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Reformasi: The Struggle for Power in Post-Soeharto Indonesia is a non-fiction narrative that charts the course of Indonesian politics between 1996 and 2001.
Politics: President Joko Widodo’s roster of names for his cabinet still remains in flux. In a move that bodes well for future appointment processes, the president has involved the independent Anti-Corruption Commission (KPK) and Financial Transactions Analysis Center (PPATK) in screening candidates. This should help him resist pressure from allied parties to appoint unsuitable figures, and Widodo said that he has scratched eight names from the original list that he proposed. Ironically, that list (which looked authentic) had contained numerous figures with strengths in economics and clean governance reforms – but the details of press rumors signal that the revised list could be weaker. At the outset of his presidency, Widodo is grappling immediately with the crux of tensions in politics: reconciling an imperative for professionalism, on one hand, with the demands of formidable patronage networks, on the other. The original list at least indicated that the president intends to rely on sound figures for economic policymaking. Eliciting KPK approval for the revisions may still prove difficult, and delays may persist (Page 2). Widodo’s correspondence with parliament shows that the president will combine the Forestry and Environment Ministries, while dividing the Education Ministry. There may be a new coordinating minister (for maritime affairs) and a new Ministry on Land and Spatial Planning (p. 6). The president’s plans for a new chief-of-staff of the Presidential Office bode well for effectiveness – but the choice of the cabinet level appointee will be crucial (p. 9). In his inaugural address, the new president emphasized public-service delivery and greater attention to maritime affairs (p. 10). Detractors of Acting Jakarta Governor Basuki Purnama (‘Ahok’) may force him out of power, depending on how judges interpret the inexact wording of Decree-in-Lieu-of-Law (Perppu) #1/2014 (p. 11).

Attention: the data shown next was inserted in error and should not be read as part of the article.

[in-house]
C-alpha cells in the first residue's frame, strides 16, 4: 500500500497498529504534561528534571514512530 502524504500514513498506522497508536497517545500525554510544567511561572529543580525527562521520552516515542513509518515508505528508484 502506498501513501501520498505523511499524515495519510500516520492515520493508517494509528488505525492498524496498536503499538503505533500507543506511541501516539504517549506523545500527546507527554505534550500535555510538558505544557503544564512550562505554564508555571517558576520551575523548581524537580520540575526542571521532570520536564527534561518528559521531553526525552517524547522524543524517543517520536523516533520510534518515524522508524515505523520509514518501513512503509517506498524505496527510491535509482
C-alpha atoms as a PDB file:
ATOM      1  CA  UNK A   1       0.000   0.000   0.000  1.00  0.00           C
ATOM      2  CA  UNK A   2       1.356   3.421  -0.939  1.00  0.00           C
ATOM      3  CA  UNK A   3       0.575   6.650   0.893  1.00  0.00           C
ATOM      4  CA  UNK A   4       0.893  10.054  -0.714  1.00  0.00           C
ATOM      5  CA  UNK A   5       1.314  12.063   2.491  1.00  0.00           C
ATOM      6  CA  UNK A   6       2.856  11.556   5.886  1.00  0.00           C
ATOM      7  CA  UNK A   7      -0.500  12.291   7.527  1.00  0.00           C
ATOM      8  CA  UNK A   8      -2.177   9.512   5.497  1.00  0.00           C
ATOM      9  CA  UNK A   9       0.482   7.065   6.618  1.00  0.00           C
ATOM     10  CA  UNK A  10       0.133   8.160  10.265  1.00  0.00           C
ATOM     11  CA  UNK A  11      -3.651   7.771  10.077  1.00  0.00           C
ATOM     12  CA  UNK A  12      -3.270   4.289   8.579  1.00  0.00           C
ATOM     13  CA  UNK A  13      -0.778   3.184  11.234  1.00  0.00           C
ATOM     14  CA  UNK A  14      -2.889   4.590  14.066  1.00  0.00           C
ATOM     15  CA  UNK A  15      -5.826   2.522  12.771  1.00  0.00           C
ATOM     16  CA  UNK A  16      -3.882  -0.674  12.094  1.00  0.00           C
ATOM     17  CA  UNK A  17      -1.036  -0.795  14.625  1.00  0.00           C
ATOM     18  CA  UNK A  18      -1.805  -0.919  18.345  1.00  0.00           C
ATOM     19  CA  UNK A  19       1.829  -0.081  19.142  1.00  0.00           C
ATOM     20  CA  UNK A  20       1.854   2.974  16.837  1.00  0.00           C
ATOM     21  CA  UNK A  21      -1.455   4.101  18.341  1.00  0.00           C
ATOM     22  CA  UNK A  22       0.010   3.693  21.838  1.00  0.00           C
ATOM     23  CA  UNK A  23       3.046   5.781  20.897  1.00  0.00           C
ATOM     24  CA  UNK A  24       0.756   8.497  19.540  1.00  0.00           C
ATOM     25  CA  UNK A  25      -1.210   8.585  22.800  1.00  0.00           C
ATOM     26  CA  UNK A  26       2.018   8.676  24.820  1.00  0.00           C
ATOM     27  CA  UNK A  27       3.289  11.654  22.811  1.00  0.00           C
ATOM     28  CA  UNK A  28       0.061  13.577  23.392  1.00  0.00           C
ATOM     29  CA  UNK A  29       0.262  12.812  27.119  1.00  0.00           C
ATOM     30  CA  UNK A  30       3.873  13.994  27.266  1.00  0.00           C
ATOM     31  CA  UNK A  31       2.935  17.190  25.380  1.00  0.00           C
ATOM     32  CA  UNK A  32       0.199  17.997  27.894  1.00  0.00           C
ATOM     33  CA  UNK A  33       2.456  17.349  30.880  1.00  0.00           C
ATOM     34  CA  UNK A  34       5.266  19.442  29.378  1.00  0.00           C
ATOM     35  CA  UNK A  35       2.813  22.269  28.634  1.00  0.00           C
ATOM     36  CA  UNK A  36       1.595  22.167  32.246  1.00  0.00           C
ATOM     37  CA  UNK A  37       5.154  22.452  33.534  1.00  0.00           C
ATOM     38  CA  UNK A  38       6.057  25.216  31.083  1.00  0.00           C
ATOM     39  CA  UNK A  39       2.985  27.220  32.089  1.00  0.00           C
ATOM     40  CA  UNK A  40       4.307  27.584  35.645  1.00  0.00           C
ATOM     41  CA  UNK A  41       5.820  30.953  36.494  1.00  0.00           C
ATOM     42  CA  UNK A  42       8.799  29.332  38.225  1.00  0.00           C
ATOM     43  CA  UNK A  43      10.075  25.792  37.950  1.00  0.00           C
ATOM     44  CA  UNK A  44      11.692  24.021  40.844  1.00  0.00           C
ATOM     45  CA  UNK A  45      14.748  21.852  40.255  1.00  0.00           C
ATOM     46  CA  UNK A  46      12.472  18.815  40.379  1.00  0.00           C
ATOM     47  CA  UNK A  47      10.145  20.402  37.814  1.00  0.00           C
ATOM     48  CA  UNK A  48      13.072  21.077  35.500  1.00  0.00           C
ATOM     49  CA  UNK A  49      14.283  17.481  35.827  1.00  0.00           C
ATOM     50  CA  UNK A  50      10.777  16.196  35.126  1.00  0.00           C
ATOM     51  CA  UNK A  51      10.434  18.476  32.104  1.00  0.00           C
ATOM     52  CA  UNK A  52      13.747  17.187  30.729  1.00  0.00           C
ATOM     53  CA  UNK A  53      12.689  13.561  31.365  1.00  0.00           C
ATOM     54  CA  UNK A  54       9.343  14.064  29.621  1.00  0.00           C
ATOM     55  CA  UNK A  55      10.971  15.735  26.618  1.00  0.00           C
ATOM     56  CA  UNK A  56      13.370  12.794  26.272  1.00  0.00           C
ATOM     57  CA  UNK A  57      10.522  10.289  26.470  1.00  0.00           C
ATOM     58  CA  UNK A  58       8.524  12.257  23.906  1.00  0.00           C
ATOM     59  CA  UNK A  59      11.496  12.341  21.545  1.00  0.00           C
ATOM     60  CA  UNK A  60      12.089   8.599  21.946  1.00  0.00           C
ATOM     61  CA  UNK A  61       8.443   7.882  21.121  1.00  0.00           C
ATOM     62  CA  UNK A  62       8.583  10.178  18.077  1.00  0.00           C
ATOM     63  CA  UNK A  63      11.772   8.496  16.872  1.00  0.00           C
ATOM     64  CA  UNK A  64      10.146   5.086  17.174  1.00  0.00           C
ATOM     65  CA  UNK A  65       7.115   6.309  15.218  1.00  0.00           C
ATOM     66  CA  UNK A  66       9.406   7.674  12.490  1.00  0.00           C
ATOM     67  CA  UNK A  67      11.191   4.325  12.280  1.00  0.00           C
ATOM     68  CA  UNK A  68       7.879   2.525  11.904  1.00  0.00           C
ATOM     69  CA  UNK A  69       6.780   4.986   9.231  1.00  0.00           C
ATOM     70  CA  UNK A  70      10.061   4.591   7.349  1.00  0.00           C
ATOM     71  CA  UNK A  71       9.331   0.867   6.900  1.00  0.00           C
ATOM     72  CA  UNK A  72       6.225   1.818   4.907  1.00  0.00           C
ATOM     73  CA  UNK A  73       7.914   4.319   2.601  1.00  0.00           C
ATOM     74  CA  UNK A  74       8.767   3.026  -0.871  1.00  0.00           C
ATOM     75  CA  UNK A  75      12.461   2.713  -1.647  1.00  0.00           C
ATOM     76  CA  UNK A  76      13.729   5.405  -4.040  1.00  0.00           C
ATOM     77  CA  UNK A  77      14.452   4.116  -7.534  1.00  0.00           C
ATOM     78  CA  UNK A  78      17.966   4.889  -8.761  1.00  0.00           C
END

Justice: The Supreme Court sentenced a Chevron Indonesia general manager to four years in prison for charges that remain highly dubious. The case underscores legal-system frailties that affect the investment climate (p. 13).
Policy News: New reports claim that President Widodo targets a Rp3,000 per liter fuel price hike on 1 November, but official confirmation remains lacking (p. 14).
Appointments: The board of the independent State Audit Agency (BPK) elected the former Golkar legislator Harry Azhar Azis as chair. Misuse of the powerful agency for partisan interests would prove nettlesome for the administration (p 14).Reformasi Weekly Review provides timely, relevant and independent analysis on Indonesian political and policy news. Delivered electronically every Friday, Reformasi Weekly is written by Kevin O’Rourke, author of the book Reformasi. For subscription information please contact. Reformasi Weekly is a product of PT Reformasi Info Sastra.